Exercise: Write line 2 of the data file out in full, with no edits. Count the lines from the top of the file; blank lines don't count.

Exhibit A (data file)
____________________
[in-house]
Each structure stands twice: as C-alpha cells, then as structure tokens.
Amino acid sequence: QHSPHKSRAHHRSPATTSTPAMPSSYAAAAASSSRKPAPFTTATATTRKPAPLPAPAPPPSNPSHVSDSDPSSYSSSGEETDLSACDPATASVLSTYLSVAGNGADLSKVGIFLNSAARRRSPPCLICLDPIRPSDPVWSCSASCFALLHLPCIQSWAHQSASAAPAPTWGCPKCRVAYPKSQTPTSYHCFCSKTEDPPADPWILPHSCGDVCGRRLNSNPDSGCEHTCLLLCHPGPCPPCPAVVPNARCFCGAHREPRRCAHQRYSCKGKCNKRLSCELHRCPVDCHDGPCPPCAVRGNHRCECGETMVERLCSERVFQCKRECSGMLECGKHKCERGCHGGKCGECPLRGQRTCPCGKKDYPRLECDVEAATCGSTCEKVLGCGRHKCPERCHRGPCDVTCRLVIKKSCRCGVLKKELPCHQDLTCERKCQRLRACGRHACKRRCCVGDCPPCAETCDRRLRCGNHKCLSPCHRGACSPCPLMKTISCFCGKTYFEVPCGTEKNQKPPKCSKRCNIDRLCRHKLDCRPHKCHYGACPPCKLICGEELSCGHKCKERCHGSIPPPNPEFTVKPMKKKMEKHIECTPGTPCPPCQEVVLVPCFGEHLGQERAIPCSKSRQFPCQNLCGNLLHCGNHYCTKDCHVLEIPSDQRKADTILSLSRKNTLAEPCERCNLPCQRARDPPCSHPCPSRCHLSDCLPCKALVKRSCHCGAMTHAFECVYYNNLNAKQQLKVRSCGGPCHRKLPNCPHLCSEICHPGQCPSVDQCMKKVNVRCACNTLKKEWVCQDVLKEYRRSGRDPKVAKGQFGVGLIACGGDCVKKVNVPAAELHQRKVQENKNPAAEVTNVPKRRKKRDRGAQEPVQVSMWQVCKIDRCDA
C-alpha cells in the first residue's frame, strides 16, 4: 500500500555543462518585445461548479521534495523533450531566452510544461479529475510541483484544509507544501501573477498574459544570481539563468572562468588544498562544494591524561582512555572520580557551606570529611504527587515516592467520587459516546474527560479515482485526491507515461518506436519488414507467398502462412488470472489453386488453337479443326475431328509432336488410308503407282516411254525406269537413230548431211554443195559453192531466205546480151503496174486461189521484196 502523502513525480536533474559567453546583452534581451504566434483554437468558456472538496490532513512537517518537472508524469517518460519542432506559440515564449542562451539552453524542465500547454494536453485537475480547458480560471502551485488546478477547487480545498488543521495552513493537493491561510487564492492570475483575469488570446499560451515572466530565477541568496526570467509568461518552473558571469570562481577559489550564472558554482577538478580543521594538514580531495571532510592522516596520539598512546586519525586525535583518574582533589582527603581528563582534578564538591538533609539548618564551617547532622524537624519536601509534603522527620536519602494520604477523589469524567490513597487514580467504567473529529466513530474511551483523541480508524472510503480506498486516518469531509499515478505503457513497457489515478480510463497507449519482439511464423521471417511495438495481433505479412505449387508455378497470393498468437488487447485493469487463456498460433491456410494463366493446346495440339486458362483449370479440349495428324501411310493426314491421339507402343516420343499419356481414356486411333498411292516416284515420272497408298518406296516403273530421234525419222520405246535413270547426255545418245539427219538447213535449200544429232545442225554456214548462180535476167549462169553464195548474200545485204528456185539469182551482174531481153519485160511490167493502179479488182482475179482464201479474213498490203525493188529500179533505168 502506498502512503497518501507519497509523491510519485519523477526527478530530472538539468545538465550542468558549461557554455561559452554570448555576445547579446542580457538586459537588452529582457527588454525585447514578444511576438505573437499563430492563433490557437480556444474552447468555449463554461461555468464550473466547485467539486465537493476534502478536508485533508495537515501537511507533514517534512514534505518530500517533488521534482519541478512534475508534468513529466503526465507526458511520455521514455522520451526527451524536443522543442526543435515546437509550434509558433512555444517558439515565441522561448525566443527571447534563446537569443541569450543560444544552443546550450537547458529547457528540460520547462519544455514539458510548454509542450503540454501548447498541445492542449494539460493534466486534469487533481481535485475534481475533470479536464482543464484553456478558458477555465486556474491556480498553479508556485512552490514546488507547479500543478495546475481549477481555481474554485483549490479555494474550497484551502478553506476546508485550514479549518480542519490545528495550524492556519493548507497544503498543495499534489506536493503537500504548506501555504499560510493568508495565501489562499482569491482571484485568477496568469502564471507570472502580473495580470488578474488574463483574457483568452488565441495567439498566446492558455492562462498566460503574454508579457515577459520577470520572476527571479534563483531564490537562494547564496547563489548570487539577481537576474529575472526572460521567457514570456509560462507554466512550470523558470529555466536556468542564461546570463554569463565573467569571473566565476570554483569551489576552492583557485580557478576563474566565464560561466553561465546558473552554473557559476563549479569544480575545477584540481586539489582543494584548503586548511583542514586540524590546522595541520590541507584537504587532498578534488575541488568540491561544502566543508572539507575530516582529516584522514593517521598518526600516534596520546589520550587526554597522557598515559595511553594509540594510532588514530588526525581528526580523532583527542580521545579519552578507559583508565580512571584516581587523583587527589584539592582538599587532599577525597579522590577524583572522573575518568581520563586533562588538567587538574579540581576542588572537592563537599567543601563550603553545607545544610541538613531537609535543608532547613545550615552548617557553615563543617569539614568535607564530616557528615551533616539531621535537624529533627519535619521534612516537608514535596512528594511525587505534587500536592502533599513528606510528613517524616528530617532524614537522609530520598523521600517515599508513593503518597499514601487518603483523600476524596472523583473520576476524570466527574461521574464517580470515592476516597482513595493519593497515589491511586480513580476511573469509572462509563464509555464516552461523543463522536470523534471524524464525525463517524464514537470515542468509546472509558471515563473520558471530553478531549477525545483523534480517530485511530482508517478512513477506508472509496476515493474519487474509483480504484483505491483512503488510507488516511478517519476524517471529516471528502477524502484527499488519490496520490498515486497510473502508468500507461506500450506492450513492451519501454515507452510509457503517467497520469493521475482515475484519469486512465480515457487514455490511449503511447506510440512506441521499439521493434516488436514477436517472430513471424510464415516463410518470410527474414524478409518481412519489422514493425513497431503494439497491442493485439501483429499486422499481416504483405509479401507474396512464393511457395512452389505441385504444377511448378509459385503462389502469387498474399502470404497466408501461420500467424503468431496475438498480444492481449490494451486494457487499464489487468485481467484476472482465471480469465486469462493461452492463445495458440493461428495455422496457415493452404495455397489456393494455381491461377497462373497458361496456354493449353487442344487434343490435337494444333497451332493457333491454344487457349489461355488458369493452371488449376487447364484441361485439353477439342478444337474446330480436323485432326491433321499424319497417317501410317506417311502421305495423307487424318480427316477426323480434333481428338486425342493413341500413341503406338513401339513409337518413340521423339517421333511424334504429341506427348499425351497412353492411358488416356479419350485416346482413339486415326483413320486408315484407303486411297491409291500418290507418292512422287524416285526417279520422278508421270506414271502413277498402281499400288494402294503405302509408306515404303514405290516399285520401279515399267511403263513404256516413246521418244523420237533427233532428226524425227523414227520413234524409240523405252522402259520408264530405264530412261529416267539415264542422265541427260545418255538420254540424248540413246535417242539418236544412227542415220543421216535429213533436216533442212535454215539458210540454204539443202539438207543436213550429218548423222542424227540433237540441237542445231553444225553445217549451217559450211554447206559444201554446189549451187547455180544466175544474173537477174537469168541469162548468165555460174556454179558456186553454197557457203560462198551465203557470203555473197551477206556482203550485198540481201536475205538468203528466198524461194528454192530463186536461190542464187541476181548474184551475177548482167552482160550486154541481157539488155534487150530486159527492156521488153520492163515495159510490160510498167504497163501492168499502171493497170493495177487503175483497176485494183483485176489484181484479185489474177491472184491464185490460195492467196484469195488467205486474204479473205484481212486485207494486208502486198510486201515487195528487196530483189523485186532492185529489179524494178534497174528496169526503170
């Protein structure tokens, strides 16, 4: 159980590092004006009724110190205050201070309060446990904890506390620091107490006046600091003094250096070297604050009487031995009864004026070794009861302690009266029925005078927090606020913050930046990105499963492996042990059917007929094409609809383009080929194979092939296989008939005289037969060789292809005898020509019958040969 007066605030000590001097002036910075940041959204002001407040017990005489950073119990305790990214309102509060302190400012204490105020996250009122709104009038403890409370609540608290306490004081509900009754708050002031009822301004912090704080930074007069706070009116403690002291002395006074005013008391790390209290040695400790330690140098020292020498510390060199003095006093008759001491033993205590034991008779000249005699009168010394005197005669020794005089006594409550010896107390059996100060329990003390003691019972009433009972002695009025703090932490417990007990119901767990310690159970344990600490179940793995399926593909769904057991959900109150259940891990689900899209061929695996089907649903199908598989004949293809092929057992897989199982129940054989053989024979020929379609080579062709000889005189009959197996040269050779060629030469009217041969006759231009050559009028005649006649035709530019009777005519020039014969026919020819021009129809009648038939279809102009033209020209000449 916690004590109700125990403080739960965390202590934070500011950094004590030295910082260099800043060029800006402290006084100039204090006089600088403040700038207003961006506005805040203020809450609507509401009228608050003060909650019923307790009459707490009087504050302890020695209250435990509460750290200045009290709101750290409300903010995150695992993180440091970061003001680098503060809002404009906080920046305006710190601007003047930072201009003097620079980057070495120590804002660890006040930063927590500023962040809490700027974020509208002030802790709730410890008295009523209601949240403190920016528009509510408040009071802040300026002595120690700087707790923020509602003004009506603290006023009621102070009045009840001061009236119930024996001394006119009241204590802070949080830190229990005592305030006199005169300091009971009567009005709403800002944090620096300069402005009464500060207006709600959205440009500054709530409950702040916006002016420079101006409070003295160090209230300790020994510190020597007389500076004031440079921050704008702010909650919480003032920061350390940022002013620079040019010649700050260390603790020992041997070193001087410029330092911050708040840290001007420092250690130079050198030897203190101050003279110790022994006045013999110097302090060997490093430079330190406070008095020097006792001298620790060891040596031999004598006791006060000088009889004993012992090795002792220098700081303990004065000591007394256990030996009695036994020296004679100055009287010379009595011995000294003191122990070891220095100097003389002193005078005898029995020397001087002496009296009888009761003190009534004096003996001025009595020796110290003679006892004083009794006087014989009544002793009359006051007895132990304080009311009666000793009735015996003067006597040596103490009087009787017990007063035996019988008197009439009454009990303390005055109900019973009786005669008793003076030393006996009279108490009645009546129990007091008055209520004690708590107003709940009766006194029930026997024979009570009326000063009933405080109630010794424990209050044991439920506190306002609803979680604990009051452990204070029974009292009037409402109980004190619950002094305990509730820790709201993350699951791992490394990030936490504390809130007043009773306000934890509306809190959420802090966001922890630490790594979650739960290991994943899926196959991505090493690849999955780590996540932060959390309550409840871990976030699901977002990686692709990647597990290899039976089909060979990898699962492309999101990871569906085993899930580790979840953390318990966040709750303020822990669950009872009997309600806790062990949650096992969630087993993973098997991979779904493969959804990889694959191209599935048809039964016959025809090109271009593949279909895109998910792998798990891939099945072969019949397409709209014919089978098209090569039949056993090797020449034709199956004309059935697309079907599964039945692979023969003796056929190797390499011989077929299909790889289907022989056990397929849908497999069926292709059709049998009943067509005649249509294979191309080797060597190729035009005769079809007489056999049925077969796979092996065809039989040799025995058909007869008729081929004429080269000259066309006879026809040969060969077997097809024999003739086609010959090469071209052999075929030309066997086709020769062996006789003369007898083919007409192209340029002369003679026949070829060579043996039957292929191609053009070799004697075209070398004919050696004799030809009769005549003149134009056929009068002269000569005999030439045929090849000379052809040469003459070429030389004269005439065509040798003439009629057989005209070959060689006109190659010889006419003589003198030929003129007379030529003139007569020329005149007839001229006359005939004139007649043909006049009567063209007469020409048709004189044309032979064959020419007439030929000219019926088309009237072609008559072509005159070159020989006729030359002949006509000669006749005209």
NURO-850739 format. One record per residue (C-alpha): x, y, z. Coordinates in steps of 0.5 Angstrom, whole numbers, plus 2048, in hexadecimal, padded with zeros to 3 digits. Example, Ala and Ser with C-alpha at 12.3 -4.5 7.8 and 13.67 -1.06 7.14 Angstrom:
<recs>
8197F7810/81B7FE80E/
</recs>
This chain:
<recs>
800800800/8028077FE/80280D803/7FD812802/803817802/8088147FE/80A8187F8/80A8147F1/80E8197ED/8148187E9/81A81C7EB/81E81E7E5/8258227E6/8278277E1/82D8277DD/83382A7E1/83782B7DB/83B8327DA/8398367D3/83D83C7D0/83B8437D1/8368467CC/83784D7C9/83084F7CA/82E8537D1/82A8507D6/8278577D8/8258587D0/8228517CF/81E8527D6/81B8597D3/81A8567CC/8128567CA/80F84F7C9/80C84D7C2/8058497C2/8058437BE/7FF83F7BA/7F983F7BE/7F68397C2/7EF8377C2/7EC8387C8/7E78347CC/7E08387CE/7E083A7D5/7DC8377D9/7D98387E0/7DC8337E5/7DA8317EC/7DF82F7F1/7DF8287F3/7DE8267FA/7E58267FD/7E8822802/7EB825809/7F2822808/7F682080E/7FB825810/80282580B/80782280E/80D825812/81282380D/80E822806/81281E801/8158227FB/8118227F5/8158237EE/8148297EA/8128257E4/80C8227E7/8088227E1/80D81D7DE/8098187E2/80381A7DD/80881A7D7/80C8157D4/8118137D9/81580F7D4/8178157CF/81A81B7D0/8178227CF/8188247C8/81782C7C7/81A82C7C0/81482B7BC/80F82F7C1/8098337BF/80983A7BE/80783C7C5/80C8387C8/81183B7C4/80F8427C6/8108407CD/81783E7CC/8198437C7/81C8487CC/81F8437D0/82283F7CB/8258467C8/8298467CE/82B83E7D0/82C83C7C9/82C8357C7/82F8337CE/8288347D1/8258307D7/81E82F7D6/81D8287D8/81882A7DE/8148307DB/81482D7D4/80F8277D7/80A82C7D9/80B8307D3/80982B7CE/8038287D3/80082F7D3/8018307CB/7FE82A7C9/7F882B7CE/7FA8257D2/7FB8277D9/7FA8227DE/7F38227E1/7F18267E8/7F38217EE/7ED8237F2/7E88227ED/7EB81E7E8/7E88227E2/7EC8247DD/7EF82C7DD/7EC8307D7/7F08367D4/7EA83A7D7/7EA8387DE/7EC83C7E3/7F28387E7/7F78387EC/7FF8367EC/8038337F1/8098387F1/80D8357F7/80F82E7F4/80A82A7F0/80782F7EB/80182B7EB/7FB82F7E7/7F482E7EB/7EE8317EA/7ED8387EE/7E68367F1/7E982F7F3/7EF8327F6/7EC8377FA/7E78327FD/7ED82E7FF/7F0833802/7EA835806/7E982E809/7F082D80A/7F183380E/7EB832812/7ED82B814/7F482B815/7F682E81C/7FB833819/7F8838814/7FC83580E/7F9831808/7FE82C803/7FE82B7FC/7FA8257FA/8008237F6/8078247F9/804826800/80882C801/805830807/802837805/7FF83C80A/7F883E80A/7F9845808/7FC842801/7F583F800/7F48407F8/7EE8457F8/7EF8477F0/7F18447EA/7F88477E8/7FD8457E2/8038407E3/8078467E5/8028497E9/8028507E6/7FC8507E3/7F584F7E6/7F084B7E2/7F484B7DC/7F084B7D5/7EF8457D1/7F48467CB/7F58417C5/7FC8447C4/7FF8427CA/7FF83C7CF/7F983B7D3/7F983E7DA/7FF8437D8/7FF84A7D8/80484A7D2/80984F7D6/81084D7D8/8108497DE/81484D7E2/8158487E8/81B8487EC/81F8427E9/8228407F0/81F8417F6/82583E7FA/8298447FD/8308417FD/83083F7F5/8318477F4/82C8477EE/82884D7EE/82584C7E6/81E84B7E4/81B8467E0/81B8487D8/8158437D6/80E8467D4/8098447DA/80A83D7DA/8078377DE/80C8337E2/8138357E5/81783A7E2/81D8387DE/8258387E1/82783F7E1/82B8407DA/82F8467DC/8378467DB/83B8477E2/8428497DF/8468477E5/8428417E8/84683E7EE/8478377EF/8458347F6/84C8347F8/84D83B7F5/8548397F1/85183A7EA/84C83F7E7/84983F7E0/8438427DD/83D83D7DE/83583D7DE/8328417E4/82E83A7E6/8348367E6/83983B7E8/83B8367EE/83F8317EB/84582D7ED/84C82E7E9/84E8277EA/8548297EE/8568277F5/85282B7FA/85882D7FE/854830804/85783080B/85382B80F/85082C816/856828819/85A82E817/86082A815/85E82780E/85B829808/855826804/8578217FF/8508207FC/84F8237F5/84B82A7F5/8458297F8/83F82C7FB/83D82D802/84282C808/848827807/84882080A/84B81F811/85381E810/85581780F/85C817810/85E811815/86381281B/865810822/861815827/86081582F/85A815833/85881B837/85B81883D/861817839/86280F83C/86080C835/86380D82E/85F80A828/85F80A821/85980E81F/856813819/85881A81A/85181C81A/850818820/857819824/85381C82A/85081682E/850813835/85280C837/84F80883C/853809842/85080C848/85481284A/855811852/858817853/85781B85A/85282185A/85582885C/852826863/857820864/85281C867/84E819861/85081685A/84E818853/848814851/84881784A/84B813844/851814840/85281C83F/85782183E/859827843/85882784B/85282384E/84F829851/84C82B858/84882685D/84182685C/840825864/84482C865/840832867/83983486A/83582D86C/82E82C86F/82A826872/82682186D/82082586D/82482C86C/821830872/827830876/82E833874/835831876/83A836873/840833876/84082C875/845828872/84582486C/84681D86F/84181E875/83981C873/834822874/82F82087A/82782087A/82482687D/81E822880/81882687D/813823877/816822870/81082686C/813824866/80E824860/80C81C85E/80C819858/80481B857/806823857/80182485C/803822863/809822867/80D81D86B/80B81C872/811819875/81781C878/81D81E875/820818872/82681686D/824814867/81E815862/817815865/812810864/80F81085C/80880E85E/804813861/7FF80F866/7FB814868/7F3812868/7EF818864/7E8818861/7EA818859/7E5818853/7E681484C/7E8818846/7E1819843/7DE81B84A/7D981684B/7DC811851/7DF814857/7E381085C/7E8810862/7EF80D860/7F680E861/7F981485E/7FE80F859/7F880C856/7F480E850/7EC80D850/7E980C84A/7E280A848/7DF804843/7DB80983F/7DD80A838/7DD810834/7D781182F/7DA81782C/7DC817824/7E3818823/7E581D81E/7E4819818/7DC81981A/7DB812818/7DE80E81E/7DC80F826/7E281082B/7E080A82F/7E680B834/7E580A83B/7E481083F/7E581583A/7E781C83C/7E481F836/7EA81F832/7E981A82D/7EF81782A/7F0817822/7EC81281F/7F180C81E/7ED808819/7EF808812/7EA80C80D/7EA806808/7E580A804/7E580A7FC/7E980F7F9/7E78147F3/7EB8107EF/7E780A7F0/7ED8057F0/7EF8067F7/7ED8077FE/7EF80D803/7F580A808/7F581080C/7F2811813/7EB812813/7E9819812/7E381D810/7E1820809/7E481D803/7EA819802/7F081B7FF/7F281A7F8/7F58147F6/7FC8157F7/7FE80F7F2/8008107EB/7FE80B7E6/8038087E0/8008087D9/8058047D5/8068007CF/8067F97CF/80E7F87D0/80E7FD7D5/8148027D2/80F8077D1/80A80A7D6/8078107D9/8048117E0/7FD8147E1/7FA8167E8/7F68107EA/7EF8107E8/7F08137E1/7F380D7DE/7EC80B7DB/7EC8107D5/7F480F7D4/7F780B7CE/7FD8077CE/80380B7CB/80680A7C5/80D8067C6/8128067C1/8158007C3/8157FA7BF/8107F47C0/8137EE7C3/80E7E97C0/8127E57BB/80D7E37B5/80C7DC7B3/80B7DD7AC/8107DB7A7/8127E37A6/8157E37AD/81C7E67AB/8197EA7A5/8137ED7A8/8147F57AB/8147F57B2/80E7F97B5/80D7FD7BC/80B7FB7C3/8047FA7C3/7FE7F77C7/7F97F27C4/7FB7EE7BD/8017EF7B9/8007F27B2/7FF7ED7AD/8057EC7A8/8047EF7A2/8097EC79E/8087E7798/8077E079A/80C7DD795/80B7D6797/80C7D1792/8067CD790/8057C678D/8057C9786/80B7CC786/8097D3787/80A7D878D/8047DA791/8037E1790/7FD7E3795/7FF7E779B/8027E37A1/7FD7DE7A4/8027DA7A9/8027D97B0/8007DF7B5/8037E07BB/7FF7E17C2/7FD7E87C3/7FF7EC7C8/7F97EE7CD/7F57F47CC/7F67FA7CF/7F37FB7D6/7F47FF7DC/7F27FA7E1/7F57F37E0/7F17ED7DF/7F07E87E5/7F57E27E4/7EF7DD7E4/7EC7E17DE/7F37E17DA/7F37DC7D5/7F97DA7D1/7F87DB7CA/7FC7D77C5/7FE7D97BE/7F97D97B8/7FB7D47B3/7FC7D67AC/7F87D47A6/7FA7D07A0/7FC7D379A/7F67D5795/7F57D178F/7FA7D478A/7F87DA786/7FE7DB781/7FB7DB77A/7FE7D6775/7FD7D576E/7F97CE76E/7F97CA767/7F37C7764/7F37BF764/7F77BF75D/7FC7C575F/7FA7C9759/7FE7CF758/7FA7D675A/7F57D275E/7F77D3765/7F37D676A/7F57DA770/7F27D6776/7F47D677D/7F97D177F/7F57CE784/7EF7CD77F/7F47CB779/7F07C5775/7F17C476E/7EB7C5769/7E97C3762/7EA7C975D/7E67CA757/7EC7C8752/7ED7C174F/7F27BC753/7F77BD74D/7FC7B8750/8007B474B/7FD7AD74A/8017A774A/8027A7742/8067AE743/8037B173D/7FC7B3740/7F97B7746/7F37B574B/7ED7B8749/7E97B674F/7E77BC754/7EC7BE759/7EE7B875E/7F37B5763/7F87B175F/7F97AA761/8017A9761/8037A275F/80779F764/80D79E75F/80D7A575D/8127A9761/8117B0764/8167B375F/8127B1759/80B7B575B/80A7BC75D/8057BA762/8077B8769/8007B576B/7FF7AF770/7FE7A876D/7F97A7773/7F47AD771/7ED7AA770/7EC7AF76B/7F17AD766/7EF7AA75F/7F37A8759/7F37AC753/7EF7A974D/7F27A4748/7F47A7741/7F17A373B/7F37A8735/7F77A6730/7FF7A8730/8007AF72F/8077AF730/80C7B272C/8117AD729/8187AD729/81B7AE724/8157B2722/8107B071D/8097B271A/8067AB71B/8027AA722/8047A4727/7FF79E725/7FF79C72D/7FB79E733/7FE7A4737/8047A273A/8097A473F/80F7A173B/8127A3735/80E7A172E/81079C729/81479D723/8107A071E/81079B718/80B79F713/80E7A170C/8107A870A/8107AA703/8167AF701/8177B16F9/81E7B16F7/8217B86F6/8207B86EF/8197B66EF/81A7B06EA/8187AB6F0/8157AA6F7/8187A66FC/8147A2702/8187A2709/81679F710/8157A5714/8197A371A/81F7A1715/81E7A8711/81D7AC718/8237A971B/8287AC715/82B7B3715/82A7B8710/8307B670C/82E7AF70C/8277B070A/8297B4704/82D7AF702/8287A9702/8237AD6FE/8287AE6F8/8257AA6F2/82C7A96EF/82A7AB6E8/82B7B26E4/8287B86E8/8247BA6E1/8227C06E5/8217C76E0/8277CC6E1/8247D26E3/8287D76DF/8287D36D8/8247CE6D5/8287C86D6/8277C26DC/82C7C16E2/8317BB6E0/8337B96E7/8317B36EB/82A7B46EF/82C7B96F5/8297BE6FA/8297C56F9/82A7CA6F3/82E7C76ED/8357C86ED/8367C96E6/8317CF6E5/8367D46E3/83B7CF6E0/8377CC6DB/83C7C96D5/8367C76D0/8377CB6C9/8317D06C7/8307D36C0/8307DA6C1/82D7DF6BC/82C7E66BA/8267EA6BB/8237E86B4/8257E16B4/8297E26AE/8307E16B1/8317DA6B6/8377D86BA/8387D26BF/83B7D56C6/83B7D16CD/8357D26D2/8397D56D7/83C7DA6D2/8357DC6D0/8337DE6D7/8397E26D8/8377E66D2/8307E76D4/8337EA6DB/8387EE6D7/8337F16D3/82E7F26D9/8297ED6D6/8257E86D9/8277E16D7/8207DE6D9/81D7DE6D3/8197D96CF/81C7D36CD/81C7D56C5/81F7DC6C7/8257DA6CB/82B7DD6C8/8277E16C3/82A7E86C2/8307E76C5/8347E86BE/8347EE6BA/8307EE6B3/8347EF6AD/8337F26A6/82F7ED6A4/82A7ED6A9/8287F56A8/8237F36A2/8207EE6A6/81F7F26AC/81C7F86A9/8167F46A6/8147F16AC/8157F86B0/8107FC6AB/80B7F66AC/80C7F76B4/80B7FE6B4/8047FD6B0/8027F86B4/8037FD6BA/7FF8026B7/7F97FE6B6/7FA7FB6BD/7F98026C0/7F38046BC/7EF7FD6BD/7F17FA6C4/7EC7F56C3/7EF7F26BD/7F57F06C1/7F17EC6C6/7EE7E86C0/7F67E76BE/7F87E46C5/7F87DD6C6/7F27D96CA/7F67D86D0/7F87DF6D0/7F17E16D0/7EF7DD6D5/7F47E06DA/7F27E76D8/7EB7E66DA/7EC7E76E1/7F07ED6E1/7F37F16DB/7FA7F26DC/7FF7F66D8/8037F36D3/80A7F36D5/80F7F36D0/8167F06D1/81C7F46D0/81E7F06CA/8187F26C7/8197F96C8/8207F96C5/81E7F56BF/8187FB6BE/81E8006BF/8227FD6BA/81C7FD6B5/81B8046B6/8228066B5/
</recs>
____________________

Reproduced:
Each structure stands twice: as C-alpha cells, then as structure tokens.